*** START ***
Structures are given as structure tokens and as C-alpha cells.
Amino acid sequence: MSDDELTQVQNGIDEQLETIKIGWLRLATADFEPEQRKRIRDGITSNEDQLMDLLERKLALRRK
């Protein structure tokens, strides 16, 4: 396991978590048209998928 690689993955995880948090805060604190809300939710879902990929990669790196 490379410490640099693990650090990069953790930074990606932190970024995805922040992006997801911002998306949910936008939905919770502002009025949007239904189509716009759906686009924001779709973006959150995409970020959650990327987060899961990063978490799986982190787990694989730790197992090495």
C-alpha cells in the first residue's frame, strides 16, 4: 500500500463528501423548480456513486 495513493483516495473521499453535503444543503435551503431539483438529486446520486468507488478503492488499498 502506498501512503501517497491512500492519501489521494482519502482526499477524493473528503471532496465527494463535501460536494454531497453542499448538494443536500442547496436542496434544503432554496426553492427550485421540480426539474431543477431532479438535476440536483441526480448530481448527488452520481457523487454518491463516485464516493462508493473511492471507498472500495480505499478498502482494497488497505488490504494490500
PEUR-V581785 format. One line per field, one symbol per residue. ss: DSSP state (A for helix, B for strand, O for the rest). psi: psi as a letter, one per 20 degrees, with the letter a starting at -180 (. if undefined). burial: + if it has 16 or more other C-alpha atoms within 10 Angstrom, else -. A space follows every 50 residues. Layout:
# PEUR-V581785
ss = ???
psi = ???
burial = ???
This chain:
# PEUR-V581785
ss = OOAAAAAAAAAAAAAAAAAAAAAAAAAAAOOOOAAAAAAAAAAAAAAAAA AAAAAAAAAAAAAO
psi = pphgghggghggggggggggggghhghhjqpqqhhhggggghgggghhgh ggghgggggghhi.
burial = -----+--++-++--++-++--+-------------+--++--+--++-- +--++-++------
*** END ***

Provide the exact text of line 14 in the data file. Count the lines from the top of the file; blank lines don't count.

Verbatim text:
burial = -----+--++-++--++-++--+-------------+--++--+--++-- +--++-++------